Yes we really like creating work synergies and especially when it comes to influential professionals. Although we have a clear idea of the brand’s concept it’s always interesting to hear different points of view to enrich the work and achieve better results. Take for instance these great photos, publicity shots of the SS 2012 created for our lookbook with Marçal Vaquer who is the art director of his own studio: http://www.marssal.net/ and works in product photography in Barcelona.

Your shoes have also appeared on the catwalk for some designers, is fashion and trend setting important for you? What are your references?

We have provided shoes for several fashion shows to lend them an interesting look … and in order to reach a new wider public. For a brand of accessories it’s always more difficult to reach the specialised press, catwalk shows for accessories don’t exist. The trade fairs where we participate are aimed at the professional sector, more to do with retail sales. On the other hand we are fascinated with designers with personality, trends may come and go but they maintain their identity, I think that’s the thing that really seduces me but don’t ask me to mention one specific choice. Of course we love fashion that’s why we are in the business but we aren’t obsessed about it.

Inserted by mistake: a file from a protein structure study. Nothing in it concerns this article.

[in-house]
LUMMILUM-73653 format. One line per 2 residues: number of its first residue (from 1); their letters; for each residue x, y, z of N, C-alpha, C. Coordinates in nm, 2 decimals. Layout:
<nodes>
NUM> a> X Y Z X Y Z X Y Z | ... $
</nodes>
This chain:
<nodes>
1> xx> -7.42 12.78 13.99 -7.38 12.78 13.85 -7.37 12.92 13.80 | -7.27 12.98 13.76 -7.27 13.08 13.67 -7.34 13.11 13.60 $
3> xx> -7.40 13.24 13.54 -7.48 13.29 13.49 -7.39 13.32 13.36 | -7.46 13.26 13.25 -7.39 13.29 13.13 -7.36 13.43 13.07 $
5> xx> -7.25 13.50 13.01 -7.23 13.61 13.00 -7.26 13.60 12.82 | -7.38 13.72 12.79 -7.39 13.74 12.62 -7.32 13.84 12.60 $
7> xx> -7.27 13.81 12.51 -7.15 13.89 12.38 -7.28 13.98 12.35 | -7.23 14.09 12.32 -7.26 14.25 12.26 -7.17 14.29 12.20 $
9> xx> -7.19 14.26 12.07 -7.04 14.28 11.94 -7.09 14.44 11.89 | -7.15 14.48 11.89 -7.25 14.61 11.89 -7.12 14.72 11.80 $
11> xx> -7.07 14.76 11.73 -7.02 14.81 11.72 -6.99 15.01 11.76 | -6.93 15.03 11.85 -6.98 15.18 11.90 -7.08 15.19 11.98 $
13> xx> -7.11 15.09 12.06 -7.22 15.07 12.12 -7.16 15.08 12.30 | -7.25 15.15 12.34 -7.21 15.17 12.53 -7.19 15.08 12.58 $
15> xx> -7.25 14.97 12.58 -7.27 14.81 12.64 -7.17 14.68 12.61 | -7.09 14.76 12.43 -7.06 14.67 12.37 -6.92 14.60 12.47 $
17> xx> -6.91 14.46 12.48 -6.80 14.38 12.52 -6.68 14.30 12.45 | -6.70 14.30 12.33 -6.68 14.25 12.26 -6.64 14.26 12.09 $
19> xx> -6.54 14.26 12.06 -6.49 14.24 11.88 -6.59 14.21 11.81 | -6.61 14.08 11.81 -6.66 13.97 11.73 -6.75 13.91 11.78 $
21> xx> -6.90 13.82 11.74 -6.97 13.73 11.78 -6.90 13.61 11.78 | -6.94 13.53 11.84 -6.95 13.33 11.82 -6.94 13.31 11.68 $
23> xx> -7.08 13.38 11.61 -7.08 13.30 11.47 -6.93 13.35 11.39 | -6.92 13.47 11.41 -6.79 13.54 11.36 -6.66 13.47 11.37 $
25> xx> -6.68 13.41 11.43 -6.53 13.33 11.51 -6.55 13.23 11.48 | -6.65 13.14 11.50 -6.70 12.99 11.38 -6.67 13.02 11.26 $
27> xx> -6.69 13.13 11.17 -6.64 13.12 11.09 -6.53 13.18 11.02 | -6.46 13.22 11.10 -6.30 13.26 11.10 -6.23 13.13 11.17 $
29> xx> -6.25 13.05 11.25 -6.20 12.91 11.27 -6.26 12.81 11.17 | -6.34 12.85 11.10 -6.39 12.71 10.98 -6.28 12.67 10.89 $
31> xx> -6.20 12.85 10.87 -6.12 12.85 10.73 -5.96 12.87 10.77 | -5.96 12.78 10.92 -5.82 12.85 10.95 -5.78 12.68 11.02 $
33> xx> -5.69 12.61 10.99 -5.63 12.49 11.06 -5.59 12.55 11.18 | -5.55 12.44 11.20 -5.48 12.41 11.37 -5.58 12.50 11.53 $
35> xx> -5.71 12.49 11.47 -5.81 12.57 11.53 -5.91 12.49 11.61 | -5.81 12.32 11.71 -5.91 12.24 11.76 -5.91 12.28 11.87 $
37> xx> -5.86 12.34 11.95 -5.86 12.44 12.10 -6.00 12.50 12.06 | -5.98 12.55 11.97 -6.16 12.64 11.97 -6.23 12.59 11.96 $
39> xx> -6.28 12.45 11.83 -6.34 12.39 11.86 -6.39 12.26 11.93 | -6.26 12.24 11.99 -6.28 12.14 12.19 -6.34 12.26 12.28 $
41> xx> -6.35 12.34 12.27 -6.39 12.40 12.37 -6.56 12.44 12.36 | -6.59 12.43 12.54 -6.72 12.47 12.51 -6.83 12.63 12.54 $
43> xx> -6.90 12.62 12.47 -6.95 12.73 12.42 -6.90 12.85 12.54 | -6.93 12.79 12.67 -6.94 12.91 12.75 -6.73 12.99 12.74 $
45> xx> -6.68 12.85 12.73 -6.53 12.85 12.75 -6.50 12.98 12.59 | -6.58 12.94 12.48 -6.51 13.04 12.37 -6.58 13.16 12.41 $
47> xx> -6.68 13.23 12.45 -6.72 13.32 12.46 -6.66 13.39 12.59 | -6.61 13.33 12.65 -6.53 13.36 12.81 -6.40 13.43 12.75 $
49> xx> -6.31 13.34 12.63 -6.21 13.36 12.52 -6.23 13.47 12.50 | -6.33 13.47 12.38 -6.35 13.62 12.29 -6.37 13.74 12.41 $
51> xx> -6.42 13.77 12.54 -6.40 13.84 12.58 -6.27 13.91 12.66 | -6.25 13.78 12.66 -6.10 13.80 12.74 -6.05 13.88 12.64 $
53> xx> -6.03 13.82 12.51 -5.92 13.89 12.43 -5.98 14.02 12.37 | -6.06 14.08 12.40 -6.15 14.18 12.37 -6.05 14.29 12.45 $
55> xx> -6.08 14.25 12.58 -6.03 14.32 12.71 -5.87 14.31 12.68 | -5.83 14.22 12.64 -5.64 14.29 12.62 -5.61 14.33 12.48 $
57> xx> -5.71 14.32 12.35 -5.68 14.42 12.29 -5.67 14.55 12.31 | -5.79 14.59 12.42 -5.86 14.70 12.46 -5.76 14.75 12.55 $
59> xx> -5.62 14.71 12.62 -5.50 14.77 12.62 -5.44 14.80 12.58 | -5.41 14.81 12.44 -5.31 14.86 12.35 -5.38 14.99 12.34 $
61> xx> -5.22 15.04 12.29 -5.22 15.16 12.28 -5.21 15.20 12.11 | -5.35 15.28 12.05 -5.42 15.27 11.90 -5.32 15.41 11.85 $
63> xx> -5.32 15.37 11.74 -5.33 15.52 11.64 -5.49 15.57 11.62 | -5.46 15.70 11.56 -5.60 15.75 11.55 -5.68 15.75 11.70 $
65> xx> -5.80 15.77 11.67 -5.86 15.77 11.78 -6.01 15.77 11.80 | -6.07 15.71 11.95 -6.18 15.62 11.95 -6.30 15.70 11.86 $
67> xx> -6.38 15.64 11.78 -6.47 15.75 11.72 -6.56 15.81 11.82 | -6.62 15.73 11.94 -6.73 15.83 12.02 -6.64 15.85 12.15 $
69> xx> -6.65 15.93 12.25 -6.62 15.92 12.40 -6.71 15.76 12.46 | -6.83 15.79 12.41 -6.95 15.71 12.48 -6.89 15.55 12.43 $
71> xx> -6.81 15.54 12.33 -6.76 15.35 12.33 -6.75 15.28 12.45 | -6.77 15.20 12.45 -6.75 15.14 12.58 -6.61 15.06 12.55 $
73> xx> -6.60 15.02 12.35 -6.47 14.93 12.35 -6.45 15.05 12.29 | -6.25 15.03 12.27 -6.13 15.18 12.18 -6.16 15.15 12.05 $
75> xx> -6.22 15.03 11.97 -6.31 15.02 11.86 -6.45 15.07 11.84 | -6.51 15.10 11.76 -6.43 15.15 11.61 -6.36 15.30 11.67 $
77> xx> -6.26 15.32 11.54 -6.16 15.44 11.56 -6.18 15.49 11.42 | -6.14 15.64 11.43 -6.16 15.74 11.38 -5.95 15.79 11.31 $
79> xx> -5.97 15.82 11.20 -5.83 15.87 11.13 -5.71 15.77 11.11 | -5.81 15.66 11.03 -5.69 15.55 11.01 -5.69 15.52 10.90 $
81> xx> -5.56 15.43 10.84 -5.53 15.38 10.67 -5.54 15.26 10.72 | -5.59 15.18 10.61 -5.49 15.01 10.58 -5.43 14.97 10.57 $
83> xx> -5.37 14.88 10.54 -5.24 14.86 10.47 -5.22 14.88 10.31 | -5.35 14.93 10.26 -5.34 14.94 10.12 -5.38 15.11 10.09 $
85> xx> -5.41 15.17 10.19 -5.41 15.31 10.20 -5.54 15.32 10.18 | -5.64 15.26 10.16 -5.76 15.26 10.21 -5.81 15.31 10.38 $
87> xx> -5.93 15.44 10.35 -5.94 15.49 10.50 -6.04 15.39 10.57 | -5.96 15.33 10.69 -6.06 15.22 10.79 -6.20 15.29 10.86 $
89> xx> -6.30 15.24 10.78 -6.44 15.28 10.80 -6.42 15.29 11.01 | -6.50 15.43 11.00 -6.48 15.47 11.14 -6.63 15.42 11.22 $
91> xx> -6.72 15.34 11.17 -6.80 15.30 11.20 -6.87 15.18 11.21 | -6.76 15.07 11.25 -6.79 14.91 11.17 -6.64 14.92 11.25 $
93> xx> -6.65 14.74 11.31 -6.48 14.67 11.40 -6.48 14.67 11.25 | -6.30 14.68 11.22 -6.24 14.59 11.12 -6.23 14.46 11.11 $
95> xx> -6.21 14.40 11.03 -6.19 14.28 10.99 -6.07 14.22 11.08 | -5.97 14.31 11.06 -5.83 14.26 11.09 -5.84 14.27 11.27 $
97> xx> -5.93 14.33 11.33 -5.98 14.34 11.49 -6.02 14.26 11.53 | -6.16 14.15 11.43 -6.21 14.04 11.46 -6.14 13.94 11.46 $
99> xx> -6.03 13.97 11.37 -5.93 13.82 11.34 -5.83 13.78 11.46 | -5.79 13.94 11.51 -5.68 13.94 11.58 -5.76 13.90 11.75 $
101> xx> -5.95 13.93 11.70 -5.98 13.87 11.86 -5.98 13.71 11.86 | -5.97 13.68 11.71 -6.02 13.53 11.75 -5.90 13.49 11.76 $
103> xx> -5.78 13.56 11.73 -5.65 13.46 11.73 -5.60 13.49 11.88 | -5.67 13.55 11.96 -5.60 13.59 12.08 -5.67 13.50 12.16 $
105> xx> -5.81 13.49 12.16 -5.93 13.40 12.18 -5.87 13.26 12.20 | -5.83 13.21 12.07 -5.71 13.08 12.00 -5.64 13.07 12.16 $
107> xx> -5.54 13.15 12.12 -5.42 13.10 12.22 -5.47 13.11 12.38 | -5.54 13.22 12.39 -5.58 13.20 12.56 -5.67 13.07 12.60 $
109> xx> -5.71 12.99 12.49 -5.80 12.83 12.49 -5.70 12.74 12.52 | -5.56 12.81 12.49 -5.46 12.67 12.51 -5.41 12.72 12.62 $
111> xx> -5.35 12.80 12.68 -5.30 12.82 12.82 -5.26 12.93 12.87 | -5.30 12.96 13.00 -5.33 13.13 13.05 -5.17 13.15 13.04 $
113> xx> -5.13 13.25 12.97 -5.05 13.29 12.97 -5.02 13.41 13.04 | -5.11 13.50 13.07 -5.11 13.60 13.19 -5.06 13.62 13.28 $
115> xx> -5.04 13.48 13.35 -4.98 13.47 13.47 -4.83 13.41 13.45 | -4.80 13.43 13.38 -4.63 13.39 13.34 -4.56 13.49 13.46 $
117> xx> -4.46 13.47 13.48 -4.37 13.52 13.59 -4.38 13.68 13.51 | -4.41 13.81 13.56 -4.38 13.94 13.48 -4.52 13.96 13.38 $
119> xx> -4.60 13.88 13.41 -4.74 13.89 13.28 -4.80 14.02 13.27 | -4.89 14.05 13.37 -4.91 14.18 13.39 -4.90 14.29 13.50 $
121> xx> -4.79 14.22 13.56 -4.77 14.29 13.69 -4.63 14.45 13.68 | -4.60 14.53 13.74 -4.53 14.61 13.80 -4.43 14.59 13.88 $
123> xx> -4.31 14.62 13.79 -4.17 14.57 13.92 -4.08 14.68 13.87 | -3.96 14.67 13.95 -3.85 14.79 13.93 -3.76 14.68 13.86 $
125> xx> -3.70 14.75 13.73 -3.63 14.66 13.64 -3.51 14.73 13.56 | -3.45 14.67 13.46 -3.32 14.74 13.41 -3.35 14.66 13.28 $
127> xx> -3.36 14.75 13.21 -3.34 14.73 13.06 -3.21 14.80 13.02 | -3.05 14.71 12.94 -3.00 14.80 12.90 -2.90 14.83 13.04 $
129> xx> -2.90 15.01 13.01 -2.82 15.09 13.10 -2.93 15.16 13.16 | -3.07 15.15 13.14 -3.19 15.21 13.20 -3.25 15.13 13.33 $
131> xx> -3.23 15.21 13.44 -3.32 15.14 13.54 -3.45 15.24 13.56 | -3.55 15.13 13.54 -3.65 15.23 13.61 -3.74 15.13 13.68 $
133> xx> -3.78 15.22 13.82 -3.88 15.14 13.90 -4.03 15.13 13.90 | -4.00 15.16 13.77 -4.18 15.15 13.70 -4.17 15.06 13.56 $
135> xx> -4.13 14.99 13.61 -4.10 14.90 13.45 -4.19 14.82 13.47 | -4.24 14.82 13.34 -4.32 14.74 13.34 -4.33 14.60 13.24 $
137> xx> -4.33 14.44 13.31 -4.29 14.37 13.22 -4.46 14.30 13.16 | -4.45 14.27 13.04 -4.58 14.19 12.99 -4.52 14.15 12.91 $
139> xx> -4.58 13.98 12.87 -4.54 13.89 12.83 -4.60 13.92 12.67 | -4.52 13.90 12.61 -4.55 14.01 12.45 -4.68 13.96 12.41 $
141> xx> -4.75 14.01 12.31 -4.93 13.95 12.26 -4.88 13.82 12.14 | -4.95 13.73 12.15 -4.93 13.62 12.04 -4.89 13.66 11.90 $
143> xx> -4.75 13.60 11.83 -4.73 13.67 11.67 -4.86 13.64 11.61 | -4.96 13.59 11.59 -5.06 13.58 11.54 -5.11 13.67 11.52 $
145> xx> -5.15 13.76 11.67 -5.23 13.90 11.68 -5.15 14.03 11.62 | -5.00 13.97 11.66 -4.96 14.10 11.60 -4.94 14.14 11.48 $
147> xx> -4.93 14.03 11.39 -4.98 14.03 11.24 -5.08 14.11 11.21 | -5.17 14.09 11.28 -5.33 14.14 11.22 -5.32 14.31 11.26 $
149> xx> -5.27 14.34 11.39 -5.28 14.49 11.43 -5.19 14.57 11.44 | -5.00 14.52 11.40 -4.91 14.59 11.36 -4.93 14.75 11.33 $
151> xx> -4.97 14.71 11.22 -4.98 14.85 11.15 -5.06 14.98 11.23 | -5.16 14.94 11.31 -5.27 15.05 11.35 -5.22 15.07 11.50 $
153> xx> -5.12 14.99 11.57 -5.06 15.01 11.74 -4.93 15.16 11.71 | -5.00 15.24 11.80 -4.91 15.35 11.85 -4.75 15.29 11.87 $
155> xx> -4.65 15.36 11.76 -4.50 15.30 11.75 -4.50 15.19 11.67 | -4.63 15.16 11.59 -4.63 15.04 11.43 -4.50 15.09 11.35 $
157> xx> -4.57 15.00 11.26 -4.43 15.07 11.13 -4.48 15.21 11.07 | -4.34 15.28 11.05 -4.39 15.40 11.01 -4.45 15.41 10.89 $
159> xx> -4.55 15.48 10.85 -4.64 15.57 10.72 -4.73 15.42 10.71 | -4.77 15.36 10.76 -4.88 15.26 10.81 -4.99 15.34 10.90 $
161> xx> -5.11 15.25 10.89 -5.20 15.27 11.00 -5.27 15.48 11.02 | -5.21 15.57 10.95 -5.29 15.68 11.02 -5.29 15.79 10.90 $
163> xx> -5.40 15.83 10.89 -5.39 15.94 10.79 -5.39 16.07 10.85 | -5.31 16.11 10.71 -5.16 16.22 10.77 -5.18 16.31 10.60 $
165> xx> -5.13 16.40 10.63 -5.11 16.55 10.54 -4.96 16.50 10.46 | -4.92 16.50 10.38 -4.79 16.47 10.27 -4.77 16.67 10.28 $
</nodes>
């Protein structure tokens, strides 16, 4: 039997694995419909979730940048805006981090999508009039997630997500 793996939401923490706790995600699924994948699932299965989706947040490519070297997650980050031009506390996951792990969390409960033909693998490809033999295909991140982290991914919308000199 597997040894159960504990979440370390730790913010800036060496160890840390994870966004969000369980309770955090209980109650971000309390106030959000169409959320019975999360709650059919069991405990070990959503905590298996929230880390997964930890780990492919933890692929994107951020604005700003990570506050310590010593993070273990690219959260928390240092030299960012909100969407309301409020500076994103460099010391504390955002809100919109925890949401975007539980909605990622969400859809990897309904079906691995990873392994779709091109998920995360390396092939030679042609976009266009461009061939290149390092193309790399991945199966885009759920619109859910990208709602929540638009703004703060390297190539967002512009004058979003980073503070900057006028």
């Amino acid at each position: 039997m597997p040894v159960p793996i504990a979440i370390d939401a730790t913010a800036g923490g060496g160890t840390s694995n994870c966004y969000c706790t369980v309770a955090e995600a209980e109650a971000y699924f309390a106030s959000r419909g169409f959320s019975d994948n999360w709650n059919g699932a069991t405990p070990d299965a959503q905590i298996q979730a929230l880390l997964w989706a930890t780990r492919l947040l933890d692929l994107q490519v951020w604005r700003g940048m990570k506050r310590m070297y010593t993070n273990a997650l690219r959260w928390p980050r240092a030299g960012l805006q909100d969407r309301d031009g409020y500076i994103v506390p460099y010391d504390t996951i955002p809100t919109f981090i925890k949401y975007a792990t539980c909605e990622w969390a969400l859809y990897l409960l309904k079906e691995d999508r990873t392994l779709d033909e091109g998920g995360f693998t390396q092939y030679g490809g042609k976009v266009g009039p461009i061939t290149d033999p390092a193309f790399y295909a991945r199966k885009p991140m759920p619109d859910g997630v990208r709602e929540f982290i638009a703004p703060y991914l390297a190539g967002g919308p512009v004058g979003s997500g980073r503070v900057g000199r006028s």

Are you interested in men’s footwear?

More than anything else right now I’m interested in the unisex concept. In fact the ‘boot#1’ is a model we produce starting from size 36 through to size 45. For the next edition we have new models designed for both sexes. So the intention is that DS will incorporate a more and more homogenous approach for certain shoe models. On the other hand we haven’t turned our backs on femininity and are developing shoes for all the special moments of a woman’s life, in all heel heights!

It seems like a logical step if things continue to go well that you work on other types of product; bags, leather goods, and even clothes. Is that the future intention?

It seems that everything is going so fast, with just a single Parisian trade fair we managed to reach several new continents with DS and we are going to do everything possible to make sure that continues. We would love to work with all aspects of leather and other products. Being cautious we have already started to expand the collections. But we can confirm that our clients have asked us to look at bags and other small leather goods articles so we will have to listen to them and maybe even act on that demand.